I am not really sure if I caught what I wanted to do with this photograph, but I am pleased enough to put my name on the scan  I used a lot of the techniques I learned from Rick Surowicz’s Fall Lake video.

Putting on the frisket was scary.  I was so unsure about it, but knowing the only way to learn was to do, I did!  Blobs, lines, sprinkles and splatters of frisket.  Paint.  Paint some more.  Finally I arrived at a point where I just didn’t think I could go any further, and it is at this point I stopped.  And then removed the frisket.  More paint added here and there, lines, whatever.  The final result is below.

 

149: Study: Fall Lake by Rick Surowicz

Rick Surowicz has taken YouTube by storm, gaining a strong following of over 25K subscribers.  Pretty sweet deal considering he put his first video out in late May 2017.  This shows you Rick’s appeal.  His first videos were really good, but his later ones have continued to improve.  Frequently he does two videos – one is a very teacherly, with clear explanations of why he does this or that, what his thought process is, and the colors and brushes he chooses.  A second one is speeded up 2 or 3 times.  This allows the viewer to preview his longer version, seeing what is up ahead before diving into the longer, detailed video.

This is my 4th or 5th follow-along with Rick.  Given my more recent issues with representation of detail, not each busy detail, I thought I would do one of his studies today.  (I also am tired of sewing!)  Rick’s video is about 45 minutes long; this took me about 2.5 hours with stopping and starting the show.  It’s a great way to practice different techniques.

There are a lot of really great instructional videos on YouTube – you can – and I have – learn so much.  Right now, though, I have what I consider to be a serious problem:  what is my style?  Copying a masterful painter gives one skills, but the interpretation has to be personal.  I figure I am on the way there – it will sort of happen – but one thing I do know, I do not want to create chaotic paintings without good contrast, clean color, and strong composition.  Rick’s paintings have all three and make for good lessons.  They are very different than the detailed fruits and flowers of Anna Mason, but those very detailed paintings also teach things such as texture, detail, light and dark.  I have learned from those as well.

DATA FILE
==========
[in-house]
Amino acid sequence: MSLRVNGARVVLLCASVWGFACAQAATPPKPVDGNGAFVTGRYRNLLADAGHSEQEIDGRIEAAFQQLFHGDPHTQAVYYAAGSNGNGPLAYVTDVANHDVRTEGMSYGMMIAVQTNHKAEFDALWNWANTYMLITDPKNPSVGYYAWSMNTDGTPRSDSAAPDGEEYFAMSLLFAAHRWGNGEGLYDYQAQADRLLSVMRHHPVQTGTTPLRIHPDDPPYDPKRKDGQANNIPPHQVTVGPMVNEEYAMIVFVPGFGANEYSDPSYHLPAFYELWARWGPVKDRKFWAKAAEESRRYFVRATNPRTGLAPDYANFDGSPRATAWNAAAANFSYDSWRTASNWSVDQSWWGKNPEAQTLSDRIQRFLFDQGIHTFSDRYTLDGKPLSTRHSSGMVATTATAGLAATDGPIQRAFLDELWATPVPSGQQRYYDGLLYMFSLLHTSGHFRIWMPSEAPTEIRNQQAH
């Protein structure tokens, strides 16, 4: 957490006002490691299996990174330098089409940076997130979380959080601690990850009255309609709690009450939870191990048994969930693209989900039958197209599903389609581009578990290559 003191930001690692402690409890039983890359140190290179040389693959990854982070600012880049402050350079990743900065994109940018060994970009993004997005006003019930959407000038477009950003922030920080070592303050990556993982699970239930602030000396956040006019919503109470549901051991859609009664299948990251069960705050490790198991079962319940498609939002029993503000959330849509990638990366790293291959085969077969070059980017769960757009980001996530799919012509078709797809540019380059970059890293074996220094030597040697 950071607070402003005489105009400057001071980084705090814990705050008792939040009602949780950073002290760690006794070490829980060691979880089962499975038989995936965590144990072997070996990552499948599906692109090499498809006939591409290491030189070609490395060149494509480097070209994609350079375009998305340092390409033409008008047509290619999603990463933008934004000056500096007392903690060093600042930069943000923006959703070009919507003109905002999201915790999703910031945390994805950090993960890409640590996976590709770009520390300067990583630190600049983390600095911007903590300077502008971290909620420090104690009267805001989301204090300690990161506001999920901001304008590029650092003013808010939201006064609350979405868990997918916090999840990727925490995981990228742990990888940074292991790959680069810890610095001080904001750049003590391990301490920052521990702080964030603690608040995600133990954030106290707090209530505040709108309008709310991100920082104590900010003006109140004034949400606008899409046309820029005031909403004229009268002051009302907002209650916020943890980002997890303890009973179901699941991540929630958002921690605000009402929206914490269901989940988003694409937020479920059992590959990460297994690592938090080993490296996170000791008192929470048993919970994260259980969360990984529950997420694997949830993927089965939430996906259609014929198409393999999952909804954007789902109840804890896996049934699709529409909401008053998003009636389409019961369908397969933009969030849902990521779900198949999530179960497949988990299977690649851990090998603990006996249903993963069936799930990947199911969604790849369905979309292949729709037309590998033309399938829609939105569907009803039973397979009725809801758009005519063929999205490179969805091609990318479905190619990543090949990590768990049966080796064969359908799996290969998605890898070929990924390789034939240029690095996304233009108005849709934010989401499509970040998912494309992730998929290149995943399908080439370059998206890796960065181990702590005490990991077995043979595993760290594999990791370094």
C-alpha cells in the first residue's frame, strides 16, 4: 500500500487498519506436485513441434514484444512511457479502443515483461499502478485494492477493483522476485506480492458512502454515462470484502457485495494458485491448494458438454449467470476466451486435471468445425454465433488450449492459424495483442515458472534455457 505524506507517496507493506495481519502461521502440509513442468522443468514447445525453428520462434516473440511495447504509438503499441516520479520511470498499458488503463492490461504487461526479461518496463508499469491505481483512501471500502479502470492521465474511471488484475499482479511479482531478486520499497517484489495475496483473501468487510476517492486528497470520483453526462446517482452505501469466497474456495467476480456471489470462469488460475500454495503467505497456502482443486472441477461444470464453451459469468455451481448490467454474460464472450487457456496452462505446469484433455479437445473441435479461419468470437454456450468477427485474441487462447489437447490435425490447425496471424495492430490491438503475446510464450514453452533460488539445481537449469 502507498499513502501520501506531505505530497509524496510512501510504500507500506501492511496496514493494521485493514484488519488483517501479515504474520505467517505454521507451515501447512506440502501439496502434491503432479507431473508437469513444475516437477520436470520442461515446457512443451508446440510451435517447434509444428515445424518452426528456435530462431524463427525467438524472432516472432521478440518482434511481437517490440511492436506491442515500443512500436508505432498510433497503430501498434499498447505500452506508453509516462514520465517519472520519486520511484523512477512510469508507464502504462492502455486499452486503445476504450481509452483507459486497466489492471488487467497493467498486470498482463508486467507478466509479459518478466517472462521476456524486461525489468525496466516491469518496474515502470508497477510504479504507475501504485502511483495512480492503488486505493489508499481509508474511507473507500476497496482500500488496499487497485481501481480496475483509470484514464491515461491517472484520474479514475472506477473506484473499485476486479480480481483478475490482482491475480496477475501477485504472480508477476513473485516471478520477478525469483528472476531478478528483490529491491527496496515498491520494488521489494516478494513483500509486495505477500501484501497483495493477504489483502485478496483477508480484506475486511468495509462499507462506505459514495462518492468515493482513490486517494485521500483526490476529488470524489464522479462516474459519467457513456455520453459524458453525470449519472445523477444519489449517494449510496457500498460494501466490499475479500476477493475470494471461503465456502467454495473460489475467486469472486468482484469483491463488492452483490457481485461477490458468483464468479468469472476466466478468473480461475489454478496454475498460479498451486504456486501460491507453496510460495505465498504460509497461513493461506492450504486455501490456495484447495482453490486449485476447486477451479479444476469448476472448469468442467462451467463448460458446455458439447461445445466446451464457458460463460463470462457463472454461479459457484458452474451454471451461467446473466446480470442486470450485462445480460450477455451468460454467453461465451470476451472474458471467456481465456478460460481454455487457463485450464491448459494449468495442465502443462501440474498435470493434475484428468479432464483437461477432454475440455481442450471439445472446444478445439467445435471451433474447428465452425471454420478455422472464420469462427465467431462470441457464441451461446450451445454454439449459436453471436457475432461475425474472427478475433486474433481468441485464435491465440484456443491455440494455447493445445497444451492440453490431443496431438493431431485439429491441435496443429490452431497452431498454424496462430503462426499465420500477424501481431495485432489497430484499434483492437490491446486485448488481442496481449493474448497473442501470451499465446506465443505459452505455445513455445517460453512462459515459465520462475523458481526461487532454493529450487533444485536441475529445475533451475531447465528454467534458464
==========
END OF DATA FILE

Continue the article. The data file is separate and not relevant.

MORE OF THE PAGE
148. Simplified Details

Anyone who does watercolor or painting or drawing is well aware of the need to simplify details, especially in masses of color.  Every leaf does not need to be painted.  When we look, we see these details, and the effort to simplify them into areas of light and dark and midtones can be – and often is – very challenging.  Good artists make it look so easy!

The other day I was napping on the patio (I live in a warm part of the world).  When I woke up, I looked at the podocarpus trees along the back wall, and suddenly got the idea.  I saw the details of the leaves – each leaf – but I also saw the light and the dark areas.  That is when I realized I could do it – but it had never been in the front of my mind before.

I went to work.  No outlines by pencil, just some reference photos labeled “foliage” in a search.  Varied pictures showed up, and here are my studies of simplified details.

These first three are thumbnails, about 3×4 inches in the order I painted them.

I did the above paintings yesterday.  This morning, applying the same tactic of no lines drawn, I used a 9×12 inch sheet of paper and painted out to the edges.  Again, the focus is on simplification of details into masses of color.

Success?  I don’t think any of the paintings are particularly good, but I do think I am getting that element of simplification I find so elusive in my own painting.